Astronaut Clayton Anderson carried Nebraska's brand with him to outer space.
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Speech Inspires Husker Golfer, Swimmer

By NU Athletic Communications

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By Randy York

Astronaut Clayton Anderson made a triple play Thursday, addressing nearly 700 Nebraska student-athletes and coaches before breakfast, talking to founders and contributors of Tom and Nancy Osborne's TeamMates organization at lunch and then delivering the keynote address to mentors and mentees at TeamMates' annual recognition dinner that night. Count Neil Dufford a junior from Texas on Nebraska's golf team, and Hayley Martin a junior from Wisconsin on the Huskers' swimming and diving team, as among those inspired by Anderson's first speech of the day.

Dufford said Anderson's speech had "a big impact" on him. "Being from Texas and hearing a guy living in Houston talk about the incredible journey he took and the job he has, and then realize how it all started here in Nebraska while he was growing up was really cool," Dufford said. "Coming from Texas to Nebraska to live my dream and play golf collegiately, I could really relate. What really knocked my socks off was hearing how he started working in 1981, and it took him 15 years before he actually became an astronaut. He talked about how he almost quit after 13 years, and I would say that really hit home because we all go through tough times in whatever we feel what we want to achieve. Listening to him describe how he persevered through it and achieved his dream was a good lesson for us all to hear."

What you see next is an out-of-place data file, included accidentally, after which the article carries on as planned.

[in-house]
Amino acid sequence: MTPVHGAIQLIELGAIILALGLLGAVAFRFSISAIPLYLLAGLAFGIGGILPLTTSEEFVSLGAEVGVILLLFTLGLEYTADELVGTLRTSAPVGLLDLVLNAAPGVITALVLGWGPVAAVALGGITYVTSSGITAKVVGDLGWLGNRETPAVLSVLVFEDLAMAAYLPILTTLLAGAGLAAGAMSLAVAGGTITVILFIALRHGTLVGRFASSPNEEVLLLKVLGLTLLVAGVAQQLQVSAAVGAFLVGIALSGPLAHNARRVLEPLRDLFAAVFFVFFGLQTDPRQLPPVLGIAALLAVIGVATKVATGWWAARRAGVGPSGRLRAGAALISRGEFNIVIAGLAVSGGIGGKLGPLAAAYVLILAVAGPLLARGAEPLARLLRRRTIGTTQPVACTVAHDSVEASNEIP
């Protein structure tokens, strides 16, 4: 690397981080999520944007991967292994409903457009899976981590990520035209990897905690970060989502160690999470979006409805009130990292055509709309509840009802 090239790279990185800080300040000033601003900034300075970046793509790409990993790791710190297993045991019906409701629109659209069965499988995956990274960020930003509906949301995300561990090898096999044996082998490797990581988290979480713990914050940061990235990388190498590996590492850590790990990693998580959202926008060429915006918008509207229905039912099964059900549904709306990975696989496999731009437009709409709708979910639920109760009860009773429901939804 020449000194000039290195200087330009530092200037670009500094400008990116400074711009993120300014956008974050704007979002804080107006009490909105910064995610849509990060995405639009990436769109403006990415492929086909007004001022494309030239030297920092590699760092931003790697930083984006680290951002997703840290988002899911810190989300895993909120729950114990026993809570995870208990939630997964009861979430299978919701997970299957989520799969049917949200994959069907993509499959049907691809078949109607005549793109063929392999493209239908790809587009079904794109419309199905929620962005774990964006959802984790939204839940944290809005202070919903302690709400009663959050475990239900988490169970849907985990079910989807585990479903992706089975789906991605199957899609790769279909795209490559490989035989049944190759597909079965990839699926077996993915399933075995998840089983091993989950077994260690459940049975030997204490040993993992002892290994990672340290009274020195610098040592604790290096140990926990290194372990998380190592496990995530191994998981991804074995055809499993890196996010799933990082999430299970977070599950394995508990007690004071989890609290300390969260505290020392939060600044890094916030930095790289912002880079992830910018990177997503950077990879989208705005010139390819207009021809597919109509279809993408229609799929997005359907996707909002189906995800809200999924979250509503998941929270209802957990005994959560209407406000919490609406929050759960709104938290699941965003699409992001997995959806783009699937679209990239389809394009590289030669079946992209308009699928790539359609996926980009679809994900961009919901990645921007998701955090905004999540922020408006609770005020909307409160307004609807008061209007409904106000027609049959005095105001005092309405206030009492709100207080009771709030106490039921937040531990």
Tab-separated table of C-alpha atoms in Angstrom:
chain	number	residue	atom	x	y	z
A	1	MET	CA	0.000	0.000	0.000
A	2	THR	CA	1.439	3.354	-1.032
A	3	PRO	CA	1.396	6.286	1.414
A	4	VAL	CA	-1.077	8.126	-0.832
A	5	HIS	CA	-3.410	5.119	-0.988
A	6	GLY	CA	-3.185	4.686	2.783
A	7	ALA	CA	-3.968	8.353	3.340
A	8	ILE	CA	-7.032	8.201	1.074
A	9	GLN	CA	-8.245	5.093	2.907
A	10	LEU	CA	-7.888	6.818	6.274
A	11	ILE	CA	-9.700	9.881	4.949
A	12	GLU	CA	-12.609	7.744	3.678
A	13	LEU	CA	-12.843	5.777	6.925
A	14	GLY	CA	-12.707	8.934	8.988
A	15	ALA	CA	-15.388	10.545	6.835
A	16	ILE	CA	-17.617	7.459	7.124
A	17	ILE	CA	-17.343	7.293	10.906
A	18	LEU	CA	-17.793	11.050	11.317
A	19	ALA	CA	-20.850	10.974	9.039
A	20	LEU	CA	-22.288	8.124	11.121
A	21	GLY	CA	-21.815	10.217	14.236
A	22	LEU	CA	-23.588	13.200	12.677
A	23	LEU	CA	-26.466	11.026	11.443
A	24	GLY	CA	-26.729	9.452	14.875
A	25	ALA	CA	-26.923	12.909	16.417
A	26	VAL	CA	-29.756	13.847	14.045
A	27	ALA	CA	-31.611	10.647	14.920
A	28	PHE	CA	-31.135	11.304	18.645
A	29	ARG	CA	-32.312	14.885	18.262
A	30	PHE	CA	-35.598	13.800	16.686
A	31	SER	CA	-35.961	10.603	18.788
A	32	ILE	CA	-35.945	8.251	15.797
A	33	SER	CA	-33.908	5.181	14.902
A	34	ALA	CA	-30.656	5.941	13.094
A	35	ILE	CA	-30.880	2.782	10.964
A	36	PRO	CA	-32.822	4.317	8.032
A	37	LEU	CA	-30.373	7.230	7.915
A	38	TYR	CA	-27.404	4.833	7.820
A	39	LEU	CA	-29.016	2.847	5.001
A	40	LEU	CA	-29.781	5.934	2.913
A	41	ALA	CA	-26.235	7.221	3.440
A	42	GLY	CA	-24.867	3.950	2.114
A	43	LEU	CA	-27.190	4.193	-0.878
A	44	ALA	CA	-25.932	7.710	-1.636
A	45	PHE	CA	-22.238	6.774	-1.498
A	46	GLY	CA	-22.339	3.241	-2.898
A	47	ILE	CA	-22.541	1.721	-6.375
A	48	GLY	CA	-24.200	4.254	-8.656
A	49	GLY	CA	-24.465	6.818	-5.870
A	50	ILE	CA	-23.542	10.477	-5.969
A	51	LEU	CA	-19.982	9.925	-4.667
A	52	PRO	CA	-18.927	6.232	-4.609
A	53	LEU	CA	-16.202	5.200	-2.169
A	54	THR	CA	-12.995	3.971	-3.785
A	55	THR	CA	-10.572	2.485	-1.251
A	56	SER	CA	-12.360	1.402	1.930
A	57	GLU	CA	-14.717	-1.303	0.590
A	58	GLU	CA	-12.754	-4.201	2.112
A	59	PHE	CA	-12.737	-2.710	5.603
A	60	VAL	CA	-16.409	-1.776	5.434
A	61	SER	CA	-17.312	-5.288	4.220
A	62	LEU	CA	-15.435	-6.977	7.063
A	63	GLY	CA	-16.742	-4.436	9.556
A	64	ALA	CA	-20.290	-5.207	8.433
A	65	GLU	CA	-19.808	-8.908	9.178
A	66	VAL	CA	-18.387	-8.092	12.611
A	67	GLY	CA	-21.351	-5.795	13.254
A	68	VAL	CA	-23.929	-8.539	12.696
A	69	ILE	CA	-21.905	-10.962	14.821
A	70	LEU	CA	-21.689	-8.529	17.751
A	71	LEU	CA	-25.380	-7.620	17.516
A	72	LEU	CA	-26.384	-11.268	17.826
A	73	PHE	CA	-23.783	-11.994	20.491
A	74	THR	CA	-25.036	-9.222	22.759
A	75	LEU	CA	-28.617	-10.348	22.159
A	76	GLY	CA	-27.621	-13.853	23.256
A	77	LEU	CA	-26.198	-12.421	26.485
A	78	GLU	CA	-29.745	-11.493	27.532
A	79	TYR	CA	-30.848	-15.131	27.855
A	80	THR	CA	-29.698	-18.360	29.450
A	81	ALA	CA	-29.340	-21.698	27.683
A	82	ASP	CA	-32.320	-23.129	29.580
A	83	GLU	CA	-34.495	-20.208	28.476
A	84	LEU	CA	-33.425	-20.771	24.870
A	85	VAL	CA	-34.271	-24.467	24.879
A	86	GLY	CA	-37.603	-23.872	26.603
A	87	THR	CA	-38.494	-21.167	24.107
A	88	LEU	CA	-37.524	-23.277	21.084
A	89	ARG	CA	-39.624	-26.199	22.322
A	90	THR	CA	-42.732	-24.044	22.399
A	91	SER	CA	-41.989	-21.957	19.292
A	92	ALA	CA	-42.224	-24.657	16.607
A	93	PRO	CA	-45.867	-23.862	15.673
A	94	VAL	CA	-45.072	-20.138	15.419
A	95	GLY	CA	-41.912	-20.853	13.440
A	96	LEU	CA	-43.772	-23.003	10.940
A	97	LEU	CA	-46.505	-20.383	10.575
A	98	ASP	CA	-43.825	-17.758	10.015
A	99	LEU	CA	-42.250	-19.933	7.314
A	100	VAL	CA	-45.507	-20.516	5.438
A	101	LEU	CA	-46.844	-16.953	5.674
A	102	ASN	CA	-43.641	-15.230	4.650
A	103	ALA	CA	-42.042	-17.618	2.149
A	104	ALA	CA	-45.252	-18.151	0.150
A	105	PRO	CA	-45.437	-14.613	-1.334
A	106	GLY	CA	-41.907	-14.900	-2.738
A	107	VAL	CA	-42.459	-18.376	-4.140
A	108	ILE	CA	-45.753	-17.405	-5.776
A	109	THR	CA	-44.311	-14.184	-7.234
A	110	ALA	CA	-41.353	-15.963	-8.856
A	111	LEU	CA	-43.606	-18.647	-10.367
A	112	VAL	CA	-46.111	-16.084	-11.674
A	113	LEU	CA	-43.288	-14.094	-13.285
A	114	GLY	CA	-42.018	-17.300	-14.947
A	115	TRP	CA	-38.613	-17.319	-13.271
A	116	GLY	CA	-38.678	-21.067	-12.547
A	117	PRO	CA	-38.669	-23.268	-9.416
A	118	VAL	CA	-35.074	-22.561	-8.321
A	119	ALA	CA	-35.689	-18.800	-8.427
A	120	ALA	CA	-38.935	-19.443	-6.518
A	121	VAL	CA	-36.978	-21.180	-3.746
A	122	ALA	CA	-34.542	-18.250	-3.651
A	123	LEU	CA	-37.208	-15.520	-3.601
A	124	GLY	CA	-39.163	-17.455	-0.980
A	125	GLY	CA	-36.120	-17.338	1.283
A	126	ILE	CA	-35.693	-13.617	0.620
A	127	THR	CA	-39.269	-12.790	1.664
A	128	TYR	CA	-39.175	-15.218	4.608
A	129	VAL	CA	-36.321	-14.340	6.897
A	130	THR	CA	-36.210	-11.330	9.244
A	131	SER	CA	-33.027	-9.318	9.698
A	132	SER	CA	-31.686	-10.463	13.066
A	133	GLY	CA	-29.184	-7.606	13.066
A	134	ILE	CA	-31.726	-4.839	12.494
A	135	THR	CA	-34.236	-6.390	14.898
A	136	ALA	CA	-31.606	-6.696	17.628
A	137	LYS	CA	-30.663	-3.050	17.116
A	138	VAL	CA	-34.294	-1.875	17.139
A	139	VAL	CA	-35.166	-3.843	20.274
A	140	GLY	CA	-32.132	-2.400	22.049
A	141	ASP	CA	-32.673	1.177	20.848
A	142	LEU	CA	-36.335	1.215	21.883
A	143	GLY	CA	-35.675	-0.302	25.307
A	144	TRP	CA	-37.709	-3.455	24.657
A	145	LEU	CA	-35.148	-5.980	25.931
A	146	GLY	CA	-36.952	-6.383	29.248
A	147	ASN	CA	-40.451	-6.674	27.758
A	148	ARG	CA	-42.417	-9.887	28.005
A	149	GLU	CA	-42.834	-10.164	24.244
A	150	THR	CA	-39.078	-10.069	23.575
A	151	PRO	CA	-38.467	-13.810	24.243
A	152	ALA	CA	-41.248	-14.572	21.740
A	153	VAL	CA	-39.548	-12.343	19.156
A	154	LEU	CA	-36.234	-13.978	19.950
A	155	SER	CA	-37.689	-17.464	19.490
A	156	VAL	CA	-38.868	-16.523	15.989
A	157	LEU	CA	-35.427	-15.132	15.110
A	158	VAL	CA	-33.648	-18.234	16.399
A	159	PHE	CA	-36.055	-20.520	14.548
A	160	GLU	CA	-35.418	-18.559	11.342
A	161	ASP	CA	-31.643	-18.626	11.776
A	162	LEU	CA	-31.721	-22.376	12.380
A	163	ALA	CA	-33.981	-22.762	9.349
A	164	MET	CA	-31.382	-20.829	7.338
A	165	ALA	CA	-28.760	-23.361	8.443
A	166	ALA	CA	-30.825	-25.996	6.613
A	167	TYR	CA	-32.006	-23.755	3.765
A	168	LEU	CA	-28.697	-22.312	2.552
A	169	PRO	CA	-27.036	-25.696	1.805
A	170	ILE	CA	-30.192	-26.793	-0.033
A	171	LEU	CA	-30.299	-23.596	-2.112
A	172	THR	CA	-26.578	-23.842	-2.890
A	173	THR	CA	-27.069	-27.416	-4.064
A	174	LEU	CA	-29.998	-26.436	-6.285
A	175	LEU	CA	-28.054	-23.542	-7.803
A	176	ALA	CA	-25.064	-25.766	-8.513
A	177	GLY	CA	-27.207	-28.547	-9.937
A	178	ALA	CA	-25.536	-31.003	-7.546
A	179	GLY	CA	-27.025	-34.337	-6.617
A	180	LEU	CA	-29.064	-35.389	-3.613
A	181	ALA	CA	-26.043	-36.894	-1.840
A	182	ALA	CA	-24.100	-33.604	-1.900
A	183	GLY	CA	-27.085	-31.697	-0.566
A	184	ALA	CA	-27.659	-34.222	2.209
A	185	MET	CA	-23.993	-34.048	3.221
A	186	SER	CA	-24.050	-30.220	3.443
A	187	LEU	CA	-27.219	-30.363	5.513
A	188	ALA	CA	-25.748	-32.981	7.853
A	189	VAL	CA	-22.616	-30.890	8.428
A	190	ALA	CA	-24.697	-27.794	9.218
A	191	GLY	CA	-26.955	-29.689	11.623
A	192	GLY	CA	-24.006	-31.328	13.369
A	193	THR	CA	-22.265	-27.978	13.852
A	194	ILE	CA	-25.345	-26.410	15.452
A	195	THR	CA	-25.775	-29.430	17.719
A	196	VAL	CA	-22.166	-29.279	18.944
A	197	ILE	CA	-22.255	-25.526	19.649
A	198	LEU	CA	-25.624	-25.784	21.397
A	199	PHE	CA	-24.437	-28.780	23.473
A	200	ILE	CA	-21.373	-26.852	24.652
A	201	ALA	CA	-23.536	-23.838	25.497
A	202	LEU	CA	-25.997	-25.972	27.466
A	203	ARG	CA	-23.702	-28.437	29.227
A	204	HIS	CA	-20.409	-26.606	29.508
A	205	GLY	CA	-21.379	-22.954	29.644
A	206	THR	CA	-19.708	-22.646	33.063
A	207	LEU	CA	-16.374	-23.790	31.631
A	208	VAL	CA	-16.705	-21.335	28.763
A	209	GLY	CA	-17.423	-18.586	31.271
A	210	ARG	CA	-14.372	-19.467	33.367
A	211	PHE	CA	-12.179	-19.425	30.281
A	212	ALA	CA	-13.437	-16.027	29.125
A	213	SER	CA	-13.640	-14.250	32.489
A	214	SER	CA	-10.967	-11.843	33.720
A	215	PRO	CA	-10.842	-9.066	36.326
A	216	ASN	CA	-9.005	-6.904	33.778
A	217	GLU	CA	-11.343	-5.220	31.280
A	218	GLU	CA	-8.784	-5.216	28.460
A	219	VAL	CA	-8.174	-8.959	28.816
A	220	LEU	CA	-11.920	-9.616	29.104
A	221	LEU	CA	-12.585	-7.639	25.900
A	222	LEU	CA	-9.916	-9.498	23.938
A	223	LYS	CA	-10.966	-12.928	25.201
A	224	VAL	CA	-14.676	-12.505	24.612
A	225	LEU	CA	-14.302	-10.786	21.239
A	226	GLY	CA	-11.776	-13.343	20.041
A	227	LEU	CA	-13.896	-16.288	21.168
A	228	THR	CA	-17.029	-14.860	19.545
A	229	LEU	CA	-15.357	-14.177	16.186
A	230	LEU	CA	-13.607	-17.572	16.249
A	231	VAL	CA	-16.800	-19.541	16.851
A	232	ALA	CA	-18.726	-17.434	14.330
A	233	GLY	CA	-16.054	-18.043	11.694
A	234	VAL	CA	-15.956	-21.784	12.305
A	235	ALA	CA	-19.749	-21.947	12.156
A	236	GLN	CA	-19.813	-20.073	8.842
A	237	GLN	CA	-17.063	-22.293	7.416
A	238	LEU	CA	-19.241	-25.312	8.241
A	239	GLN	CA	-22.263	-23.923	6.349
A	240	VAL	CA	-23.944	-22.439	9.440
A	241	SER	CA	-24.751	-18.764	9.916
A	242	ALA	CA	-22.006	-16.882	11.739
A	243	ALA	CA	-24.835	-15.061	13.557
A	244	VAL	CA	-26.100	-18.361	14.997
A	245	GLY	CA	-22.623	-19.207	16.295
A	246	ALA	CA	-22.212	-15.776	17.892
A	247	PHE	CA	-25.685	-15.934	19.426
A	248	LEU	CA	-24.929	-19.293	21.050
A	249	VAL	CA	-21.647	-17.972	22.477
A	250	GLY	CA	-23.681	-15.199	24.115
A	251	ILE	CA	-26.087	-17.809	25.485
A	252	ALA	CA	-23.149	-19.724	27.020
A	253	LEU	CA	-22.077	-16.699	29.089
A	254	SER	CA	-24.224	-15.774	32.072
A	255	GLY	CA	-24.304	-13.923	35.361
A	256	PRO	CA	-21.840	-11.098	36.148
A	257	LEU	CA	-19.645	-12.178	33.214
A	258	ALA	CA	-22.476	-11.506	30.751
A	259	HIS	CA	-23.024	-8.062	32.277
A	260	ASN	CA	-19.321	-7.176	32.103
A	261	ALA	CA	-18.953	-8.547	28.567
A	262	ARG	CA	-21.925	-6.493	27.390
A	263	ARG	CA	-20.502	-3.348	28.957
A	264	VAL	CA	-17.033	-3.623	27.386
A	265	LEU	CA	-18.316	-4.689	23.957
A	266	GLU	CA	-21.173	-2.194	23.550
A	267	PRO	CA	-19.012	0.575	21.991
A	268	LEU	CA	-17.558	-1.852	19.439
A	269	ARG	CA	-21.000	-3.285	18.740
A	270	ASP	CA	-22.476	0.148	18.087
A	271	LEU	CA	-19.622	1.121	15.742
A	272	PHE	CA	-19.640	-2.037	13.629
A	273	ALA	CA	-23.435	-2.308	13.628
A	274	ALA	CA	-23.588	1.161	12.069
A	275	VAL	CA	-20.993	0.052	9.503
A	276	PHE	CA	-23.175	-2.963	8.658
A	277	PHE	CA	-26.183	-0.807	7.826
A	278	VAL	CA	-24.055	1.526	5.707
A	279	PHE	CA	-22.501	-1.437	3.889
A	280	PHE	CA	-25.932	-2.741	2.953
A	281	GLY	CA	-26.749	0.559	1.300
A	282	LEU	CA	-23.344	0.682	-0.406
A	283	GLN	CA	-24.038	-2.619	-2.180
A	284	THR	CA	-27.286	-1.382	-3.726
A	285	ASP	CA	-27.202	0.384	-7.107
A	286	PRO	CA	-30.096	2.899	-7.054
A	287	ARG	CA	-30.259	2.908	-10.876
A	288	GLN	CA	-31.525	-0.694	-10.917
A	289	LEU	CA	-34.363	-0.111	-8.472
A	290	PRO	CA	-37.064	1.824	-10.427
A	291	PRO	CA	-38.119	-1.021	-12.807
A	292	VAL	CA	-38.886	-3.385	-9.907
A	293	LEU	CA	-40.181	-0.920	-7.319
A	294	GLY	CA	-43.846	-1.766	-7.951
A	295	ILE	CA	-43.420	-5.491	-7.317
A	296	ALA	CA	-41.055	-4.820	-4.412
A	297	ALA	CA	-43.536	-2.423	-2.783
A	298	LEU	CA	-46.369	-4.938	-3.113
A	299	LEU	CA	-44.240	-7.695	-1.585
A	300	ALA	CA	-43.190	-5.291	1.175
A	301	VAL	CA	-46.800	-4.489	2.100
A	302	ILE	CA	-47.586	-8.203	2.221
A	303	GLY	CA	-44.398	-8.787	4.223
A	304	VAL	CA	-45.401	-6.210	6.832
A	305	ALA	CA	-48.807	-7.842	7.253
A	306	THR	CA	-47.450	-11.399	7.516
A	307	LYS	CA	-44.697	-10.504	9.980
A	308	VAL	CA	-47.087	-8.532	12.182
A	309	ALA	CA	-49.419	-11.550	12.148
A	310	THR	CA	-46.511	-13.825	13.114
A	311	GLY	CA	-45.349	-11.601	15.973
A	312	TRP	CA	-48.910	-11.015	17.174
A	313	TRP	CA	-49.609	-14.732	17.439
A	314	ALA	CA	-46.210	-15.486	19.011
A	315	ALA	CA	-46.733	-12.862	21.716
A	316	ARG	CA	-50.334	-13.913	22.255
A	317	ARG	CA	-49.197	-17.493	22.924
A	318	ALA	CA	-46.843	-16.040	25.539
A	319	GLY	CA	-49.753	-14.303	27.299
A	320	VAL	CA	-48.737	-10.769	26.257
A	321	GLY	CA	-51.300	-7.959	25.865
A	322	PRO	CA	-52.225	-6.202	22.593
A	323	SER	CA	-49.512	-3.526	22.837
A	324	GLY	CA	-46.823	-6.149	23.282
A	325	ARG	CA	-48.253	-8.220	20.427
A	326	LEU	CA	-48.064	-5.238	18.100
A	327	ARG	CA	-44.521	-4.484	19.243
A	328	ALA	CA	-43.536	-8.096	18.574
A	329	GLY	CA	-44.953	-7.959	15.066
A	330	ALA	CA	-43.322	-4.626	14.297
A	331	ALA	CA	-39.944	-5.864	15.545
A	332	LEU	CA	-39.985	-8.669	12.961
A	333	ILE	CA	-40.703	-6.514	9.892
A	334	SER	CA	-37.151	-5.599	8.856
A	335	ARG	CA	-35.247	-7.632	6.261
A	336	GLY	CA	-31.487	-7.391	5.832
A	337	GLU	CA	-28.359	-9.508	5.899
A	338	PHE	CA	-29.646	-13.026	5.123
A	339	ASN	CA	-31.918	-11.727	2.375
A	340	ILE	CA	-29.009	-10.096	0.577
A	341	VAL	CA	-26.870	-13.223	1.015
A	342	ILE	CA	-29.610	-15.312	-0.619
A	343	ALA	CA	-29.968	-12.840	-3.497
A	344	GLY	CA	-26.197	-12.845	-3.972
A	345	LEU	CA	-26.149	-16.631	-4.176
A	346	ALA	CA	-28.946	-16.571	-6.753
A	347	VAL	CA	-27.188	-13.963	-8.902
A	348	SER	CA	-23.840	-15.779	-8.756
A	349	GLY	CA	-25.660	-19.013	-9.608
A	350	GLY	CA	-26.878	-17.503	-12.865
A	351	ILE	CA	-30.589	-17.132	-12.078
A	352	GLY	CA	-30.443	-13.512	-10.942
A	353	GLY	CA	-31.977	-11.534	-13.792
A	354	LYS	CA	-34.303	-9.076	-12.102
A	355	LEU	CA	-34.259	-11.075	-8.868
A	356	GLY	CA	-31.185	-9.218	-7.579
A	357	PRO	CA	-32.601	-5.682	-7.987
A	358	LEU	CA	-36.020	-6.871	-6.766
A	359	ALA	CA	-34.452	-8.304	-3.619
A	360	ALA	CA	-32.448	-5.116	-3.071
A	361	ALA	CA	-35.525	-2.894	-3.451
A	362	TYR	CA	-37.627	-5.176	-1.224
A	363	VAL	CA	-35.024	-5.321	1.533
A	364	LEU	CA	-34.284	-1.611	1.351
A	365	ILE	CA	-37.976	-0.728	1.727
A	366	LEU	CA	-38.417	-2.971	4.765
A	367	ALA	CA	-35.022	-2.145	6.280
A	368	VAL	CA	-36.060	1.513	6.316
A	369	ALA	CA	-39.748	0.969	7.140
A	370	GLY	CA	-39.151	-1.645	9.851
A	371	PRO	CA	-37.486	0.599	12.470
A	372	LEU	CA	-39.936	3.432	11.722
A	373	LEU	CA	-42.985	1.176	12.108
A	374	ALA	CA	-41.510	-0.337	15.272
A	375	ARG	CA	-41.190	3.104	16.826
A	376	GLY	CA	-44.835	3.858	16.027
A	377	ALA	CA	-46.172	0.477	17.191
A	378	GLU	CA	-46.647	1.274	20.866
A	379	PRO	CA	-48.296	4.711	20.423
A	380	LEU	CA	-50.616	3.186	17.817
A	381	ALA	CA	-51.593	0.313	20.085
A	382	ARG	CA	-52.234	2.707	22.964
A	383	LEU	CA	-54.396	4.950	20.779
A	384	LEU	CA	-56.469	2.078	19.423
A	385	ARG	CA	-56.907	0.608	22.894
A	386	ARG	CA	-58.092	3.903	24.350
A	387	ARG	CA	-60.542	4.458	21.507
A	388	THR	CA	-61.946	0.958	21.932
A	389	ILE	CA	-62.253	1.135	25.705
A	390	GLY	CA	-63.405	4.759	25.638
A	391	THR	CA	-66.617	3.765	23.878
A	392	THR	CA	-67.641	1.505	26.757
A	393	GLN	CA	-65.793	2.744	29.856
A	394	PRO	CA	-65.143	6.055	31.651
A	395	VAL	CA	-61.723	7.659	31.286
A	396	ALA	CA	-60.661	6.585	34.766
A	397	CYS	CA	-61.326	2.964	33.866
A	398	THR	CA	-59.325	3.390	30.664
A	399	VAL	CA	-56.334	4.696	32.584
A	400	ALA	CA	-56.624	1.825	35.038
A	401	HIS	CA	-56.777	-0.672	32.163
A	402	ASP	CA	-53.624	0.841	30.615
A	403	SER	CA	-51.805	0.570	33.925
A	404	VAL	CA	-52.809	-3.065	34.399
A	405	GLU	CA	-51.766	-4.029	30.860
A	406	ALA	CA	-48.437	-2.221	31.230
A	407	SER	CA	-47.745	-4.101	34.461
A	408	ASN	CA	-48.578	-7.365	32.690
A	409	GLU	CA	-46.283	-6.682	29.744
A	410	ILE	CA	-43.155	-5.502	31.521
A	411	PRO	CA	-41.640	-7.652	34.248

Martin related equally well to Anderson's message. "Since we were little, my mom took us to Kennedy Space Center in Florida," she said. "We went there several times, and my brother, Henry, actually got to attend a shuttle launch on his 10th birthday. He wanted to be an astronaut when he was little, but he's a marketing guru now in Chicago after swimming collegiately in Wisconsin. My dream has always been to swim at a Division I school. Nebraska's given me that chance, and I went after it."

Martin listened intently to Anderson's motivational delivery and thought about her mom giving her a "De-Motivational Poster" a couple weeks ago that said: Get to work! You aren't being paid to believe in the power of your dream. "I kind of like that because dreams only go so far," she said, pointing out how Anderson kept reinforcing the same message. "Being an astronaut is a tough job. You really have to put in a lot of work," Martin said. "When he (Anderson) got turned down so much, it reminded me of high school when I was seeded in the Top 5 four times at the state swimming meet, and it took me until the fifth time to actually win a state championship. That's what you have to do. You can't give up. He was ready to quit, but stayed with it and ended up living his dream."

The value of persistence is a never-ending message. "I'm sure every athlete in that room has been denied something many times, but just kept working at it and finally got it," Martin said, adding: "Or they're still working at it and still trying to get it."

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